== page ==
JK’s cousins, senior Mic (Denver) and sophomore Shuey are attackmen on this year’s team as they advance into the MIAA A Conference playoffs, defeating John Carroll, 19-3, in Thursday’s opening round.

JK, on the other hand, who usually draws the opponents’ top attackman, brings a competitive edge to his game with a combination of strength and athleticism that makes him one of the best close defensemen in the high-profile MIAA A Conference, according to Bryan Kelly.

“I think it could be possible that JK chose to play defense to say that ‘I’m my own man,’” the coach said. “He’s really good and really smart.”

David Kelly, who also played on a national championship team for UNC in 1986, said that Eyasu and Gibby had great mentors among their cousins and especially their brothers, Timmy and Patrick, members of Calvert Hall’s 2012 A Conference championship squad and the 2016 Carolina national champs.

Both of David’s younger kids play on their respective school’s junior varsity.

Eyasu, an attackman who scored two goals in a 9-4 win over previously unbeaten Loyola the day before the varsity upended the Dons in a thrilling season finale, also netted a buzzer-beating tying goal in an eventual 6-5 win over Boys’ Latin.

“I was just trying to find a soft spot in the defense,” Eyasu said, recounting how he was aware that the final seconds were ticking off the clock in the fourth quarter while his teammates were in transition. “I was wide open from about 10 yards, so it was catch and release. I shot it off-hip, top right. I tried to put it where the goalie isn’t.”

Despite being an accomplished lacrosse player, his father said that Eyasu might even be better at baseball.

Even so, he never wavered from his commitment to the family’s sport.

“I still like baseball and I still watch the Orioles, but it really wasn’t a difficult decision,” Eyasu said. “Because nobody I knew played baseball.”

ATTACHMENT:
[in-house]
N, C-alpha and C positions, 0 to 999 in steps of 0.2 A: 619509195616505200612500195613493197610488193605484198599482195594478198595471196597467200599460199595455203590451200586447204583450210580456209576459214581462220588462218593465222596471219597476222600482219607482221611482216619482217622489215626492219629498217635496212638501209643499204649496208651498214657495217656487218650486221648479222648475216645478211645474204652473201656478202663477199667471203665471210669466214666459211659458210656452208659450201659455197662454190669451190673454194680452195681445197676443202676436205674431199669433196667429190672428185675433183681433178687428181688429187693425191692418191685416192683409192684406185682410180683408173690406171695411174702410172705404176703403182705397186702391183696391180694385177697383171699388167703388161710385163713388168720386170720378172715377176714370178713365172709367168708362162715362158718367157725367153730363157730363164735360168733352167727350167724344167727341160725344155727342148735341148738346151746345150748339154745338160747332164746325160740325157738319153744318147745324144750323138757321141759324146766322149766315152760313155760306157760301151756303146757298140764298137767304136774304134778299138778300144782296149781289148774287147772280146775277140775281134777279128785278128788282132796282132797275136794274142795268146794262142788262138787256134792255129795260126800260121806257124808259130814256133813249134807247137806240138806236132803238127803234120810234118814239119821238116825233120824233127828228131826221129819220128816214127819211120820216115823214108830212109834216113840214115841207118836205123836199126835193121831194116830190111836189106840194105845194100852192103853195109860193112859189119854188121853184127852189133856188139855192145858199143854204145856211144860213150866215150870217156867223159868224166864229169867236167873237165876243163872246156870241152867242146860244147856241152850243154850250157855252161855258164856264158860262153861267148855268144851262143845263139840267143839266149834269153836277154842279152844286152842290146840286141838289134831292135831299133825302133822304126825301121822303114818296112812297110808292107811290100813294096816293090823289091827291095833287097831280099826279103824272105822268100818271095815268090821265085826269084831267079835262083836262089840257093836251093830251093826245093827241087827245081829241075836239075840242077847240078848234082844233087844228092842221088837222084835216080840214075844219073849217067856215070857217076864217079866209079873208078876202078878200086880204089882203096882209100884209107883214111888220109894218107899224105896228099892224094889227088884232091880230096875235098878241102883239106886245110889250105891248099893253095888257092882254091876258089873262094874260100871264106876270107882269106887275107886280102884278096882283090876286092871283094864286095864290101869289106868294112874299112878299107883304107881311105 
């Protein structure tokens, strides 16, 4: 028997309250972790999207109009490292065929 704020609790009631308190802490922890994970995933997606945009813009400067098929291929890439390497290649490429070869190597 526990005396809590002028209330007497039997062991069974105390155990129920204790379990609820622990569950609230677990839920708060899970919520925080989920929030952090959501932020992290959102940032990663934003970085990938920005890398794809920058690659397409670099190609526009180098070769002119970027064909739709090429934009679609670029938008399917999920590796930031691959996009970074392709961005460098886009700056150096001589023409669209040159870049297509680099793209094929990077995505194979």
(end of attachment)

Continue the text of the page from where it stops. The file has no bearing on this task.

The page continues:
Gibby, an attacker at Notre Dame Prep, said that she finds “friendship, joy and passion” from playing lacrosse. “That passion comes from being competitive and the family tradition. I like being part of the team and being with other people that rely on you and you have to rely on them.”

The oldest of the current Kelly crop, Mic, has made a move toward bringing the family closer together now that he has moved to attack with cousin Shuey.

“It’s awesome playing down low with Shuey,” said Mic, who had five goals and Shuey six in a recent 16-6 triumph over Severn. “Shuey’s really in his first year (because of the lost 2020 season) and he’s still learning and becoming more comfortable.”

Shuey, who scored four goals and added two assists in a 19-3 win over John Carroll in the first playoff round, said that growing up playing with Mic, Eyasu and JK, he has seen “everyone got better every year.”

He added that “Mic’s been awesome to play with and Eyasu has great hands and is a great finisher.”

Shuey added that as the Cards make their playoff push, they are starting to peak at the right time.

“Our coaches always stress that we should be playing our best in May,” he said. “That’s when we want to hit our stride.”

Pictured above: (from left) Mic, Eyasu, Shuey, JK and Gibby Kelly are the latest of a long line of Kelly cousins who have shared in the family’s lacrosse tradition.